The Word Error Rate (short: WER) is a way to measure performance of an ASR. It compares a reference to an hypothesis and is defined like this:

where

- S is the number of substitutions,
- D is the number of deletions,
- I is the number of insertions and
- N is the number of words in the reference

## Examples

REF: What a bright day HYP: What a day

In this case, a deletion happened. "Bright" was deleted by the ASR.

REF: What a day HYP: What a bright day

In this case, an insertion happened. "Bright" was inserted by the ASR.

REF: What a bright day HYP: What a light day

In this case, an substitution happened. "Bright" was substituted by "light" by the ASR.

## Range of values

As only addition and division with non-negative numbers happen, WER cannot get negativ. It is 0 exactly when the hypothesis is the same as the reference.

WER can get arbitrary large, because the ASR can insert an arbitrary amount of words.

## Calculation

Interestingly, the WER is just the Levenshtein distance for words.

I've understood it after I saw this on the German Wikipedia:

But I have written a piece of pseudocode to make it even easier to code this algorithm:

## Python

```
#!/usr/bin/env python
def wer(r, h):
"""
Calculation of WER with Levenshtein distance.
Works only for iterables up to 254 elements (uint8).
O(nm) time ans space complexity.
Parameters
----------
r : list
h : list
Returns
-------
int
Examples
--------
>>> wer("who is there".split(), "is there".split())
1
>>> wer("who is there".split(), "".split())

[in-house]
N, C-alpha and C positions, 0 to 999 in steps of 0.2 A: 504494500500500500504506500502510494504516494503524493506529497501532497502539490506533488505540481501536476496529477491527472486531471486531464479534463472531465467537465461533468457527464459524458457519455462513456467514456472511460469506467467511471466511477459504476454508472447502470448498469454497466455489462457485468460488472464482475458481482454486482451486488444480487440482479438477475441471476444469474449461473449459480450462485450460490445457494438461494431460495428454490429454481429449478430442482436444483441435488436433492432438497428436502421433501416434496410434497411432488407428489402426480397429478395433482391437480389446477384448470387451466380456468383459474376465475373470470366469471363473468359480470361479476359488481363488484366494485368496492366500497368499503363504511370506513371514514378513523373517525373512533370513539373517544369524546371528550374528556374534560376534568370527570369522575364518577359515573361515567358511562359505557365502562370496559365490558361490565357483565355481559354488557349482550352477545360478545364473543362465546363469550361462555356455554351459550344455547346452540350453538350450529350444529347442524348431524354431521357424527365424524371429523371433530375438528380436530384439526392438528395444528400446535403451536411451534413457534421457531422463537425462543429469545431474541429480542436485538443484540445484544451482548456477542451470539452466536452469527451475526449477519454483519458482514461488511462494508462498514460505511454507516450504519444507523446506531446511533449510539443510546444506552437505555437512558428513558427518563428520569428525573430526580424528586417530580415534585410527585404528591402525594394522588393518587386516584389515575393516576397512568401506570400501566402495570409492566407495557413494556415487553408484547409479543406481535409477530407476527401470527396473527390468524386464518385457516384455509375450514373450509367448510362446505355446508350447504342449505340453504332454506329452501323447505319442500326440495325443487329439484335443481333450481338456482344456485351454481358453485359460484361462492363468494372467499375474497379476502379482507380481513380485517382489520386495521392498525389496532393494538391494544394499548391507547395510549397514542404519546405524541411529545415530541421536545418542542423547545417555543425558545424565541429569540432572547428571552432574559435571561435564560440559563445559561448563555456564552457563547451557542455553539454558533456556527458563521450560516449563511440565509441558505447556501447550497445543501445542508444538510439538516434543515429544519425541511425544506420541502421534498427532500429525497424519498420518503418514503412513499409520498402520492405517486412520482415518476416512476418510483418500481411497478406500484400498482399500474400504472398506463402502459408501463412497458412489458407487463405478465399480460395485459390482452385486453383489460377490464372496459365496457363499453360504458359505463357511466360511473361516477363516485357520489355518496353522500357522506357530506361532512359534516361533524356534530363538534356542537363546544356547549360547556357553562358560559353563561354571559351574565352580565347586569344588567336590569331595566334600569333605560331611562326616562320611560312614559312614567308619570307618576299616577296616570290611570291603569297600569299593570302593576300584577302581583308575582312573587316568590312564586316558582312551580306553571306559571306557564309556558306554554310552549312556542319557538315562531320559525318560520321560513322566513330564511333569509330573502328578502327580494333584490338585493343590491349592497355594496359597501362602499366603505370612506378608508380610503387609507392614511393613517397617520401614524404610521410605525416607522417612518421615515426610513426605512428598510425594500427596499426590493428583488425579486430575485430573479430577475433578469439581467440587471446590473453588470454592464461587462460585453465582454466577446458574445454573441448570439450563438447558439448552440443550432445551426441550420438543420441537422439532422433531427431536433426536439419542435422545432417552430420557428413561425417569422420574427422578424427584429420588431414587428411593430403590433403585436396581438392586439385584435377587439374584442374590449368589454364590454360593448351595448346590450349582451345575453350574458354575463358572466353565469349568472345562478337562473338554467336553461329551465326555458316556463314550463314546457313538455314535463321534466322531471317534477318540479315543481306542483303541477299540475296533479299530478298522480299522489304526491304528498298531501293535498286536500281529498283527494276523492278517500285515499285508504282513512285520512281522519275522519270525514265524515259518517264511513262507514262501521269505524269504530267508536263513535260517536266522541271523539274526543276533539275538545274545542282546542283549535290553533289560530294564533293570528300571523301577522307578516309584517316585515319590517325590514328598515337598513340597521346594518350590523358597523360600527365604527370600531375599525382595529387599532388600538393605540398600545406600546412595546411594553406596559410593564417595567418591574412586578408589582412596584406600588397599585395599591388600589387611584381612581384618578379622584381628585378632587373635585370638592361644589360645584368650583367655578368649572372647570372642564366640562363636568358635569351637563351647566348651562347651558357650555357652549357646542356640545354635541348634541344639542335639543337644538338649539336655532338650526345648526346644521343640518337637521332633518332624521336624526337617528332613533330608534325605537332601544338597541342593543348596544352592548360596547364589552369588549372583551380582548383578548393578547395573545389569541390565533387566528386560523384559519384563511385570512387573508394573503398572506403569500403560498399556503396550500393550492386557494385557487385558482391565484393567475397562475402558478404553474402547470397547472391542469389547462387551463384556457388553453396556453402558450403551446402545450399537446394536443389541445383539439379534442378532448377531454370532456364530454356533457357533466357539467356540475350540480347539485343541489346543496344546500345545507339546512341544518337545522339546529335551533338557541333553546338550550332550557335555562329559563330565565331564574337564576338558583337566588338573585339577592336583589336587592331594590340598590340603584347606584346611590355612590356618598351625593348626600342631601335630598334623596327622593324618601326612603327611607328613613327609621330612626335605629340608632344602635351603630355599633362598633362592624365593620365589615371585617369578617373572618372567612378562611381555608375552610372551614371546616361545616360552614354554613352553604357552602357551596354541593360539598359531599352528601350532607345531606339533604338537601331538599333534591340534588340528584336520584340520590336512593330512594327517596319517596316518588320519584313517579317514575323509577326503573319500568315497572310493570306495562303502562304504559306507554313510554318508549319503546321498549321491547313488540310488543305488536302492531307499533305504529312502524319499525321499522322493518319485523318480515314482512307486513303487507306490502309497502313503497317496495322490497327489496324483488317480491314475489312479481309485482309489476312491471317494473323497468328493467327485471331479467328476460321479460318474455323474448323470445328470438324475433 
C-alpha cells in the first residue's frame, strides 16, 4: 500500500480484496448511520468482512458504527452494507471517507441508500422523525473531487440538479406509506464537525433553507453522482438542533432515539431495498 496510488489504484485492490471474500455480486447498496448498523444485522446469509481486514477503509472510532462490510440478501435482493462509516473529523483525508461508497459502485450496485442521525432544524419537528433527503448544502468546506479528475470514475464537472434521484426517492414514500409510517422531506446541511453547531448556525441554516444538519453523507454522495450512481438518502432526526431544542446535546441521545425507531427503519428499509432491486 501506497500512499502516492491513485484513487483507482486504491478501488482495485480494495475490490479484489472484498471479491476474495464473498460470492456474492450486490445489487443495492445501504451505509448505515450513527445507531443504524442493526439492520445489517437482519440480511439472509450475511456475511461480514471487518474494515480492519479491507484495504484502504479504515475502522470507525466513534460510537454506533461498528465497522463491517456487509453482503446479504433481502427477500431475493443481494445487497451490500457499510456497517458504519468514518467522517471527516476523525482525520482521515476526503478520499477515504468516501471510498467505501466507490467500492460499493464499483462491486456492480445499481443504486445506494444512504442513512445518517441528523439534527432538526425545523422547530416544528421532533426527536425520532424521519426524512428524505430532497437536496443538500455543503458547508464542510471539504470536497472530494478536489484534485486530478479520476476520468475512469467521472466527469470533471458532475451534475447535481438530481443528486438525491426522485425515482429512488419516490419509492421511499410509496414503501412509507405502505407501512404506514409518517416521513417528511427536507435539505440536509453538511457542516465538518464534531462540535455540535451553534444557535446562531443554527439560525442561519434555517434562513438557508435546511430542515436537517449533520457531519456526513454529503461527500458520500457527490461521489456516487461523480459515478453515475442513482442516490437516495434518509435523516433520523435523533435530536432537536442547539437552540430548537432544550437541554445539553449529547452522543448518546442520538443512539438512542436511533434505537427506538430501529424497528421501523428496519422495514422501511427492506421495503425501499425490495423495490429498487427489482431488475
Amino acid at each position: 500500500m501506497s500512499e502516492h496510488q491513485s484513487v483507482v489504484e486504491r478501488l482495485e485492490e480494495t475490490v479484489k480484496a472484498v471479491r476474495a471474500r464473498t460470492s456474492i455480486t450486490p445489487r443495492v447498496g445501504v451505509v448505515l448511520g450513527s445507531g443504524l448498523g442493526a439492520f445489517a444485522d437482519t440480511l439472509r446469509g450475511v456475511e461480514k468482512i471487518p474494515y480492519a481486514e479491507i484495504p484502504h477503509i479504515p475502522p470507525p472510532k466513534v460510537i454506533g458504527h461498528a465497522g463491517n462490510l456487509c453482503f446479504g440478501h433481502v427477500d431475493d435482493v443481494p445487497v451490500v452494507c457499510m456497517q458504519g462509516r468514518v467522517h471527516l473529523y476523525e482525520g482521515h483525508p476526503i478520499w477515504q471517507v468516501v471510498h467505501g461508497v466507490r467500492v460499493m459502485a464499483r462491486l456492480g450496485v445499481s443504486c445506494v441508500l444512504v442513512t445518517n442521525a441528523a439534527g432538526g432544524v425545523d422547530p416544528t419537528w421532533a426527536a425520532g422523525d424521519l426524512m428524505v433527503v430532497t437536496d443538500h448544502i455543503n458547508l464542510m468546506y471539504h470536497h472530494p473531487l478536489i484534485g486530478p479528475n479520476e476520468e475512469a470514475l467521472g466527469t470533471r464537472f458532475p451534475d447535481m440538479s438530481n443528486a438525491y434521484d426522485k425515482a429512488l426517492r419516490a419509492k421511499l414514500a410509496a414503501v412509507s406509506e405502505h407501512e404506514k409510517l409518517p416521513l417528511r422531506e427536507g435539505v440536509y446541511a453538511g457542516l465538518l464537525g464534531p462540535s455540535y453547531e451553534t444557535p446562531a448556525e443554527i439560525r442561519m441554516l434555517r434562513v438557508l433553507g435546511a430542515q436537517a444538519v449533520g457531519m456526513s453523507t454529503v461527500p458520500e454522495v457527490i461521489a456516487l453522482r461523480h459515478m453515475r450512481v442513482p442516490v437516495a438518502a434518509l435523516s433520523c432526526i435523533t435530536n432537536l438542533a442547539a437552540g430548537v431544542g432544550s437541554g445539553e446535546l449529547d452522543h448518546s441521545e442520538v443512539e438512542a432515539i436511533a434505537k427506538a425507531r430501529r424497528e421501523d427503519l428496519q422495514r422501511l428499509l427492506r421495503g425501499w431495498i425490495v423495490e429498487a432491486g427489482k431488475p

3
>>> wer("".split(), "who is there".split())
3
"""
# initialisation
import numpy
d = numpy.zeros((len(r) + 1) * (len(h) + 1), dtype=numpy.uint8)
d = d.reshape((len(r) + 1, len(h) + 1))
for i in range(len(r) + 1):
for j in range(len(h) + 1):
if i == 0:
d[0][j] = j
elif j == 0:
d[i][0] = i
# computation
for i in range(1, len(r) + 1):
for j in range(1, len(h) + 1):
if r[i - 1] == h[j - 1]:
d[i][j] = d[i - 1][j - 1]
else:
substitution = d[i - 1][j - 1] + 1
insertion = d[i][j - 1] + 1
deletion = d[i - 1][j] + 1
d[i][j] = min(substitution, insertion, deletion)
return d[len(r)][len(h)]
if __name__ == "__main__":
import doctest
doctest.testmod()
```

## Explanation

No matter at what stage of the code you are, the following is always true:

- If
`r[i]`

equals`h[j]`

you don't have to change anything. The error will be the same as it was for`r[:i-1]`

and`h[:j-1]`

- If its a substitution, you have the same number of errors as you had before when comparing the
`r[:i-1]`

and`h[:j-1]`

- If it was an insertion, then the hypothesis will be longer than the reference. So you can delete one from the hypothesis and compare the rest. As this is the other way around for deletion, you don't have to worry when you have to delete something.